Although reported pain levels were generally low, we observed a strong correlation between resulting surface pressure and pain sensation in our study. Of note, the course of induced discomfort mirrors the mode of applied suction, and thus could be accurately sensed by participants. The changes in surface pressure resulting from different amounts of suction within groups reached statistical significance, indicating a relevant difference of applied forces to the underlying tissue. Although we used a different device in our current study, examined values were comparable to previous investigations in our department (8). An almost linear increase in surface pressure was found in relation to applied suction, which is also in line with results published earlier (10, 14).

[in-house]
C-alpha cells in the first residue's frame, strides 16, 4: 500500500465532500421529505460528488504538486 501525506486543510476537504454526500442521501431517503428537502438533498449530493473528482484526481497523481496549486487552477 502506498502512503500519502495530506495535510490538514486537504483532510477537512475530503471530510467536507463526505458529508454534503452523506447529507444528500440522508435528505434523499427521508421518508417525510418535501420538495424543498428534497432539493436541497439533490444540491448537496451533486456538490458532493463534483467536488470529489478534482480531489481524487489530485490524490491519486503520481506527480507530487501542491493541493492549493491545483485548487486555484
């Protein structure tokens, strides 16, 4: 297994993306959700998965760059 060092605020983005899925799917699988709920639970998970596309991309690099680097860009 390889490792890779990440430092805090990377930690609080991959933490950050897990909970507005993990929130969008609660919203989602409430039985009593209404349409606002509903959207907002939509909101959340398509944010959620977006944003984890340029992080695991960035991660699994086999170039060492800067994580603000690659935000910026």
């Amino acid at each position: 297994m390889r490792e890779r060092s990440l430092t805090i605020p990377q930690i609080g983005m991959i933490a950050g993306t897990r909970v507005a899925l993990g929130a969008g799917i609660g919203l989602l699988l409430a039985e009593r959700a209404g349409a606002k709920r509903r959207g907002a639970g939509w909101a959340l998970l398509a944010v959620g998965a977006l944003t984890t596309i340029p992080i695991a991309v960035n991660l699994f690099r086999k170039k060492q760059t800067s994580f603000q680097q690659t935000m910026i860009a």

In human cutaneous microcirculation, resting capillary pressure was reported in a range from 10.5 to 22.5 mmHg or even 41.0 mmHg (15, 16). Thus, applied surface pressure of ~30.0 mmHg via a NPWT dressing could potentially result in an occlusion of cutaneous capillaries. Given the finding that capillary pressure also increases in response to a higher venous pressure, at least a sub-total occlusion of the dermal microvasculature due to the intervention can be assumed (17). On the other hand, this response might explain our findings of a continuous increase in local perfusion in the continuous group. Overall, the mechanisms of cutaneous vascular response to certain stimuli are complex, especially concerning vasodilation and improvement of local flow (18). Repeated capillary (sub-total) occlusion represents a strong stimulus for the affected tissue. Both post-occlusive reactive hyperemia (PORHA) and increased mechano-humoral transduction to the vascular bed result in alterations of intravascular shear stress and could be accountable for superior effects in the intermittent and, particularly, in the cyclic group (19, 20).